Midwestern lawmakers and union groups on Tuesday urged President Barack Obama to restrict imports of auto parts from China that they said benefited from massive illegal subsidies and threatened hundreds of thousands of American jobs. (Reuters)
There is no doubt that the U.S. auto parts sector has been absolutely hammered by imports, and particularly those from China. According to the Economic Policy Institute, which produced the study that the complaint has been built around: “the U.S. trade deficit in auto parts increased from $9.5 billion in 2000 to $31.2 billion in 2010.” Significant, yes.
Three things about trade cases like this. First, there has to be political will to go the distance and actually initiate a formal process, such as calling for an investigation or, later, filing a case with WTO. The Obama administration thus far has been quite aggressive on the WTO front when it comes to China, so no reason to think that they wouldn’t sign on for another one.
Then again, if we take the words of this guy who talked to Reuters as any sort of guidance, maybe Obama would like this one to just go away:
A U.S. trade official stopped short of committing to action on the issue, but said the Obama “administration will not stand by when our competitors don’t play by the rules.”
“We will continue to identify and address unfair trade practices to ensure … U.S. workers and companies can compete and succeed on a level playing field,” the official said on condition of anonymity.
Not only is that language chock full of the worst insipid international trade politics blather, but the guy didn’t even feel confident enough in spouting the blather to go on the record with it. Please excuse my inside-the-beltway politically incorrect political jargon, but that guy is a real pussy.
The political decision always comes down to a balancing of constituencies of course. We’ve got unions and the auto parts industry, plus their Congressional reps, on the one hand, and then other industry groups that do business with China on the other. A familiar dynamic.
To complicate matters, the states involved here, including Michigan and others in the Midwest, will play a key role, as usual, in the upcoming presidential election. Perhaps Obama will appoint a “Blue Ribbon” committee to study the issue and push things until after the election?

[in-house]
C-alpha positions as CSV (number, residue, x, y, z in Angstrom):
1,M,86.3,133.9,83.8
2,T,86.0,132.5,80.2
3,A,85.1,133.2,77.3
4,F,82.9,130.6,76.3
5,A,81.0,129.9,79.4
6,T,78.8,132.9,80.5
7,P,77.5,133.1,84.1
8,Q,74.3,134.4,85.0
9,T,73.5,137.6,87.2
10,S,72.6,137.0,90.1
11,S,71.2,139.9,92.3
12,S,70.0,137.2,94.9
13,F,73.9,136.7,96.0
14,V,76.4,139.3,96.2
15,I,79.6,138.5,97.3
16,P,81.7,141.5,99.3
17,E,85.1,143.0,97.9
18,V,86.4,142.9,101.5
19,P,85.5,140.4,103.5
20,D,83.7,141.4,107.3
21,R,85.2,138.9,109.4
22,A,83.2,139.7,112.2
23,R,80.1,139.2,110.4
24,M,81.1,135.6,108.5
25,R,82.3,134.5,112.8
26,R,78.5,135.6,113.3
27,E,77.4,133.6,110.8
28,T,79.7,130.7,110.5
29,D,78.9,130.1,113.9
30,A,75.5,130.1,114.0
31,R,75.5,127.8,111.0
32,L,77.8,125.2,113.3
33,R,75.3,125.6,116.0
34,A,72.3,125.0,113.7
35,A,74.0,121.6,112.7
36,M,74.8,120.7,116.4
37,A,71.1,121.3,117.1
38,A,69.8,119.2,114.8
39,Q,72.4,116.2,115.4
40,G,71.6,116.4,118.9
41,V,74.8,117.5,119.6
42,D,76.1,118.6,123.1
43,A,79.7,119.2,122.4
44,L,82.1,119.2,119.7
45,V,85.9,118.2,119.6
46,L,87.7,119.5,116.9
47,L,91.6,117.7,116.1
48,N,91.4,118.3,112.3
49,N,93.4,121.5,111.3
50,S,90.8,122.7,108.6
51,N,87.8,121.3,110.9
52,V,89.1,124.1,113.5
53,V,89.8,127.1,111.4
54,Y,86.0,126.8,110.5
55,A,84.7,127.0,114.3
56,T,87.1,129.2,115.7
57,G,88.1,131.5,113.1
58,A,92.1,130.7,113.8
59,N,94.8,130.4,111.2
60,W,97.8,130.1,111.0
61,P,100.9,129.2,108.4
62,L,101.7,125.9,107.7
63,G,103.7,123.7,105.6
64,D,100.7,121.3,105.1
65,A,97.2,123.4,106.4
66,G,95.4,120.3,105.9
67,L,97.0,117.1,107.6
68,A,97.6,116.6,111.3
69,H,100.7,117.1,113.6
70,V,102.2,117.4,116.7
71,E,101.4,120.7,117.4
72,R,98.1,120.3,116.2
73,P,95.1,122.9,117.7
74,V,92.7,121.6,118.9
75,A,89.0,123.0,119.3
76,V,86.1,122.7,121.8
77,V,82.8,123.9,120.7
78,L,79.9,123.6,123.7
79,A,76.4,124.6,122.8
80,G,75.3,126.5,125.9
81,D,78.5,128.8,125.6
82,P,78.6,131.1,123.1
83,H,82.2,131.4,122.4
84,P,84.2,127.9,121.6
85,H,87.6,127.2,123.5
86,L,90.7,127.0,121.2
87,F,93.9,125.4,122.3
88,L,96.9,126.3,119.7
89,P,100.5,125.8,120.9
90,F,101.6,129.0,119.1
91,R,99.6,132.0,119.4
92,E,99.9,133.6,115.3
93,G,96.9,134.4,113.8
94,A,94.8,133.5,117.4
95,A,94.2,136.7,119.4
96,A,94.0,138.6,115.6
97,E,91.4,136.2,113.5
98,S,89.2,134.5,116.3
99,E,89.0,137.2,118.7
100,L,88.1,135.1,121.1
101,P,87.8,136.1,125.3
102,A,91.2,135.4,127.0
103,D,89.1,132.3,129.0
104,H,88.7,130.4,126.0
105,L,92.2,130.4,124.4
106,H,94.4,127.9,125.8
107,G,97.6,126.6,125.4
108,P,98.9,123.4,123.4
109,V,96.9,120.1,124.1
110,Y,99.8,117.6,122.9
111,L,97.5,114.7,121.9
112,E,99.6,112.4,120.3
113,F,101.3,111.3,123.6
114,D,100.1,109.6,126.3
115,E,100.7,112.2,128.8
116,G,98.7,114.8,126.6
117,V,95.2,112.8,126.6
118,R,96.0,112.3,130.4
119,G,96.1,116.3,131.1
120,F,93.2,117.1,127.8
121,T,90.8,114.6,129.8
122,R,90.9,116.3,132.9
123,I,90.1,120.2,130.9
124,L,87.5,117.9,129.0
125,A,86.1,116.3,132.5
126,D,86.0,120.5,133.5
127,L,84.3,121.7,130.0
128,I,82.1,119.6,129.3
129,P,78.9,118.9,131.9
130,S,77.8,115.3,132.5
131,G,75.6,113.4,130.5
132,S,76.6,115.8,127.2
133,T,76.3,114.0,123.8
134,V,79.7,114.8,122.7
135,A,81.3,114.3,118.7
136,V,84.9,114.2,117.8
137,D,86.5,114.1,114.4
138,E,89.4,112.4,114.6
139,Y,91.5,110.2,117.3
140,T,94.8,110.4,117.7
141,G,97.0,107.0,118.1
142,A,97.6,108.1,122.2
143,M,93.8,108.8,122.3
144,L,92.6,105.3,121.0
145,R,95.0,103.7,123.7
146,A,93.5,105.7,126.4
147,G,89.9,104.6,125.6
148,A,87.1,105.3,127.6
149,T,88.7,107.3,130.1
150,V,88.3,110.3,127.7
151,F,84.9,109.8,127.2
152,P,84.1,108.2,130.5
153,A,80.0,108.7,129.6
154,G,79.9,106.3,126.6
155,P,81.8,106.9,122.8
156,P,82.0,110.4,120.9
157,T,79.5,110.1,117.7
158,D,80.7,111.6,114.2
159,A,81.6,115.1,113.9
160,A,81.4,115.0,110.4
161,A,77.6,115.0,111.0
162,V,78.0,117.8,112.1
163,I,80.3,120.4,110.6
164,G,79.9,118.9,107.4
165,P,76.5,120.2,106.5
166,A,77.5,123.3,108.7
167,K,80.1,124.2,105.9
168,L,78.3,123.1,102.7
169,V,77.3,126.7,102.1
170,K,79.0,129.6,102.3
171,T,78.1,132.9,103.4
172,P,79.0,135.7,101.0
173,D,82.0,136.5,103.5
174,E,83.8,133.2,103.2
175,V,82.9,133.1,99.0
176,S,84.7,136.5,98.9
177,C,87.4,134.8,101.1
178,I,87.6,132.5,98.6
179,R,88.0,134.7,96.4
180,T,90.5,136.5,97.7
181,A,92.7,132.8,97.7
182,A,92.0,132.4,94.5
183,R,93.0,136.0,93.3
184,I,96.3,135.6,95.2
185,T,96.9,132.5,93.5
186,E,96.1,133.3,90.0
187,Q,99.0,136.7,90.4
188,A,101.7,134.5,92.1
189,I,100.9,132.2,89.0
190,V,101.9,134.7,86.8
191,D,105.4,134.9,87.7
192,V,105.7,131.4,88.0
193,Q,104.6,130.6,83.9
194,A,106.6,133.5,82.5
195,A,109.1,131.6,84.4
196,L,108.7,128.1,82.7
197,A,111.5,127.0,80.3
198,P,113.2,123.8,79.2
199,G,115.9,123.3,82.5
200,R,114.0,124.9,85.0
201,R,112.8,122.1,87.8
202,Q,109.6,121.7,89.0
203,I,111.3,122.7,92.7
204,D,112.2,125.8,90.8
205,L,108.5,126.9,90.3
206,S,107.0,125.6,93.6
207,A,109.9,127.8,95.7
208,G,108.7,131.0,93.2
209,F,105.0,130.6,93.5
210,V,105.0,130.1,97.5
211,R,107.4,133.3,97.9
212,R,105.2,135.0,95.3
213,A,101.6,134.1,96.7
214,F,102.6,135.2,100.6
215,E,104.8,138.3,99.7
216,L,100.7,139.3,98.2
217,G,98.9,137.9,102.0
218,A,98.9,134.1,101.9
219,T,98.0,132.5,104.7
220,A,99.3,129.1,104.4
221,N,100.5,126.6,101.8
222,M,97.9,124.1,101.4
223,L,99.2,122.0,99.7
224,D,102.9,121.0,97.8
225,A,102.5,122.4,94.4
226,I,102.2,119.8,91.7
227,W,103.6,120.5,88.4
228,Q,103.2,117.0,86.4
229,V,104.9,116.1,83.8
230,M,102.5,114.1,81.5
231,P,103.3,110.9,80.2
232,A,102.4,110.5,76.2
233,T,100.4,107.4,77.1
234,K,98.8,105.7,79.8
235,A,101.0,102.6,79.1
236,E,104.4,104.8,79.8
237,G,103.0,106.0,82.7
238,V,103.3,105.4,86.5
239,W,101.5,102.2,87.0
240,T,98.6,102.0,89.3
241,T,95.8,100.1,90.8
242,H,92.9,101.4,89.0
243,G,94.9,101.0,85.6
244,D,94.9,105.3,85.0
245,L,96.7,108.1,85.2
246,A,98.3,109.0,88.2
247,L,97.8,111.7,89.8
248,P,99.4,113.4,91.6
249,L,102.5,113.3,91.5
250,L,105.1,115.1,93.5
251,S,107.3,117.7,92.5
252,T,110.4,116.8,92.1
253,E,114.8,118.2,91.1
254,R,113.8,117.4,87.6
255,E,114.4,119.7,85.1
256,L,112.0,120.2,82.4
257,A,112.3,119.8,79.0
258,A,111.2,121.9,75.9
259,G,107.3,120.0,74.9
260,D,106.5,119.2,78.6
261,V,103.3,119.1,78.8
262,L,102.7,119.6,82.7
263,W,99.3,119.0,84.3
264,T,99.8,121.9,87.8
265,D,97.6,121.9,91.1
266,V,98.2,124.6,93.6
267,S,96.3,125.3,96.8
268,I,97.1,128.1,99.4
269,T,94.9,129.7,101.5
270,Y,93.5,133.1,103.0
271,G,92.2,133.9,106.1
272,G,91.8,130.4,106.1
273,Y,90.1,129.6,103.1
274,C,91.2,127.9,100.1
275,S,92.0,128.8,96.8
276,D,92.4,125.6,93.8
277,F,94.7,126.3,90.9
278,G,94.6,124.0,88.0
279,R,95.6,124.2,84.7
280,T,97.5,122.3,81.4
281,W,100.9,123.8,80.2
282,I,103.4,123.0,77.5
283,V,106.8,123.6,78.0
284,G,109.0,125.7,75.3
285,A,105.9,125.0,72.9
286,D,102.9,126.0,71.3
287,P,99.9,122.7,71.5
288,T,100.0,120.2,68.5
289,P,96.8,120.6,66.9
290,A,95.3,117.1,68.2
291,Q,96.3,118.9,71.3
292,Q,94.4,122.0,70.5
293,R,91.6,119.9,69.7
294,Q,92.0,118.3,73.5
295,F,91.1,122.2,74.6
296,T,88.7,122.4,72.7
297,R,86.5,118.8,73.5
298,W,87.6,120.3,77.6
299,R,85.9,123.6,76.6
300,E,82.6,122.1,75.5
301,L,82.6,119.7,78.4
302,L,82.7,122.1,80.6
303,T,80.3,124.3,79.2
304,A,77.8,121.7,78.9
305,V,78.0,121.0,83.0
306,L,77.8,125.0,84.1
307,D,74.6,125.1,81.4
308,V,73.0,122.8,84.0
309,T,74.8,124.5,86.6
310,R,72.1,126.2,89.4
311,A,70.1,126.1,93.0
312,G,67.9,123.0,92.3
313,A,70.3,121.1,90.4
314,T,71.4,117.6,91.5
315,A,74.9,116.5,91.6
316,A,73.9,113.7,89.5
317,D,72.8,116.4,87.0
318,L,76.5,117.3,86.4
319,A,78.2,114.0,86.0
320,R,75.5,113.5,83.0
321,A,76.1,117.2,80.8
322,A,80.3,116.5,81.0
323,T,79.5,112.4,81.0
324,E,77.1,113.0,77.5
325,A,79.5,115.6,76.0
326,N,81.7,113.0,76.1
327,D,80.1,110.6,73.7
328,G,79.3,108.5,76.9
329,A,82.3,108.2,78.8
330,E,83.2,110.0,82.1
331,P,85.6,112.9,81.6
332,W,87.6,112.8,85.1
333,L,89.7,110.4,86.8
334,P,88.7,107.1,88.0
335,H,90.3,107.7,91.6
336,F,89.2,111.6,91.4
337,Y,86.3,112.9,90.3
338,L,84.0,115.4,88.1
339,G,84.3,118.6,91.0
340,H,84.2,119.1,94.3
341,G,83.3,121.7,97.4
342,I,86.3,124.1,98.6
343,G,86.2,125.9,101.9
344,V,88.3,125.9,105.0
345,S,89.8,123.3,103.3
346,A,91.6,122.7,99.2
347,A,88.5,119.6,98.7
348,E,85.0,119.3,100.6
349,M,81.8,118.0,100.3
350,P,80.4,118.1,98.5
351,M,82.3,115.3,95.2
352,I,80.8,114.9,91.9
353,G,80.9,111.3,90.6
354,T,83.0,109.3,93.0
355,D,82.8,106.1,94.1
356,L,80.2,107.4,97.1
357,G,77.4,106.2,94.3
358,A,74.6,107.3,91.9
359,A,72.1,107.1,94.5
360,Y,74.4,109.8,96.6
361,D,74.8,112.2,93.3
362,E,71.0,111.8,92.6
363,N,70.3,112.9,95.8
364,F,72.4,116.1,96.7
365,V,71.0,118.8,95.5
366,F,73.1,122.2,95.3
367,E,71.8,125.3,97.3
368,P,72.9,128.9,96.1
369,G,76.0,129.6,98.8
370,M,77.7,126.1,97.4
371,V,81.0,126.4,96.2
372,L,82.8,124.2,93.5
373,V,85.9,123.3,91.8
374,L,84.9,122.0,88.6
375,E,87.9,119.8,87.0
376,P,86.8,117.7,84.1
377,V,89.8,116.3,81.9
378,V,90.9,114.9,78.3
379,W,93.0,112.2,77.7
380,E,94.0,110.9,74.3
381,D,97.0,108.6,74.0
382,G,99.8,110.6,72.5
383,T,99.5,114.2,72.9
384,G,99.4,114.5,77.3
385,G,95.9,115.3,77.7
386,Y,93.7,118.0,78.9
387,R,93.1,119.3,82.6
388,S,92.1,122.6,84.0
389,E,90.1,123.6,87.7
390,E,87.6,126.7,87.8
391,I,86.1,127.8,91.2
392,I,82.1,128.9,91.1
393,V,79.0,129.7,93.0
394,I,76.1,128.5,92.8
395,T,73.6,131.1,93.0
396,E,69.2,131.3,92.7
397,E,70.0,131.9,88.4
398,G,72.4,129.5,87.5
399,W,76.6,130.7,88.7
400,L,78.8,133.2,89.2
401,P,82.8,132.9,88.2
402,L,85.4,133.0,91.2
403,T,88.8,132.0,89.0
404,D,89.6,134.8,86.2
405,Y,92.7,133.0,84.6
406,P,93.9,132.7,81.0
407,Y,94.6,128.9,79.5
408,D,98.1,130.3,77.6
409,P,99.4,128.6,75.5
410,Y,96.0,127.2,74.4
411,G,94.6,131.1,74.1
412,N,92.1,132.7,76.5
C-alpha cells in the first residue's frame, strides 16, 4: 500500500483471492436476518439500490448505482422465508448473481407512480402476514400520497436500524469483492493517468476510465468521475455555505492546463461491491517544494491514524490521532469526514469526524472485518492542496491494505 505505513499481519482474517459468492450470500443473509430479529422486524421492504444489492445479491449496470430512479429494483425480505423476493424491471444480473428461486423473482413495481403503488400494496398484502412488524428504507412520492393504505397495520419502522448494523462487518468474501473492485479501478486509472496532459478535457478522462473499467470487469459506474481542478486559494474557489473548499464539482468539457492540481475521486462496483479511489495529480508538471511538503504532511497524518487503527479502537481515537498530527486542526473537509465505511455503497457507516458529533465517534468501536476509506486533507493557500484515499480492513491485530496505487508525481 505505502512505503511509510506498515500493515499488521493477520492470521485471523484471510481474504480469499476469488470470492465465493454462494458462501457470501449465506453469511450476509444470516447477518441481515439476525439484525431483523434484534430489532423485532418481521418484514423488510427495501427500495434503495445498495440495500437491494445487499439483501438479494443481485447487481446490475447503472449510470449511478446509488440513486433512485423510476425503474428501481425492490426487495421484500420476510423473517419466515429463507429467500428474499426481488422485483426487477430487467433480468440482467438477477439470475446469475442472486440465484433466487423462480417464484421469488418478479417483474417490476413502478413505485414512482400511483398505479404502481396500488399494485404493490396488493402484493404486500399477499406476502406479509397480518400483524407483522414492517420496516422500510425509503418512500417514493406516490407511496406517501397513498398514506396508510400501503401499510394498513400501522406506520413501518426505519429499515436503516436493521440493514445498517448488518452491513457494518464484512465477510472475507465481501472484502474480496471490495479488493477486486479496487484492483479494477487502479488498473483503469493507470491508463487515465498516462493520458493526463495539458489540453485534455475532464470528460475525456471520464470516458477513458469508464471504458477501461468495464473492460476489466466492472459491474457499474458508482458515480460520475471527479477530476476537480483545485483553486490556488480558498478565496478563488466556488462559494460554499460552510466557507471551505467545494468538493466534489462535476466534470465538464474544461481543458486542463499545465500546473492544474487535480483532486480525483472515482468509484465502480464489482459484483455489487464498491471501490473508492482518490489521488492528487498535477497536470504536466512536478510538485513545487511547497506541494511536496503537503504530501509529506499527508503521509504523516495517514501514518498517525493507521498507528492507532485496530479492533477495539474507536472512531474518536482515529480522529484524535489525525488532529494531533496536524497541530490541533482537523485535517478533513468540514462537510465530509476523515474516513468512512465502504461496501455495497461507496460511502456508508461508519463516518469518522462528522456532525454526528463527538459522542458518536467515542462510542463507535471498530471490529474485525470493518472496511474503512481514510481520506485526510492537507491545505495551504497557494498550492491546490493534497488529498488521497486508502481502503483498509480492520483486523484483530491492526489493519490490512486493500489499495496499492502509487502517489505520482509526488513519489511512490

Second, the complaint against these imports contains a very long list of unlawful trade practices. Its sheer breadth, however, is a bit problematic. If this was a litigation complaint, I’d understand the tactic: you throw everything you can in there and hope something will stick.
In this case, the charges might be way too ambitious. In addition to a number of illegal subsidies, you’ve got currency manipulation, forced technology transfer, deals cut by local authorities, and the list goes on. It’s almost a comprehensive list of all the problems faced by foreign investors in China. A lot of them may even be true, but it would take years to follow up on all of it. Seems like a real danger of this getting bogged down.
Third, even if some of these charges are substantiated via an investigation, the hard part will be gathering sufficient evidence to win over a panel at WTO. For example, everyone knows that several U.S. auto companies have been given approvals for Sino-foreign Joint Ventures conditioned on technology transfer. Knowing that and proving it was an official (or tacit) government policy, however, is a very different thing.
So we’ll see what happens with this complaint. Apologies for the cynicism, but since it is an election year, I’d say that whatever decision is ultimately made will reflect more of a political calculus than the merits of the case.
FYI, if you are interested in this case and want more details than what the major media outlets have, take a look at the briefing paper prepared by the Economic Policy Institute, which has links to other sources at the end. For my purposes, the position paper drafted by D.C. trade law firm Stewart and Stewart was most interesting.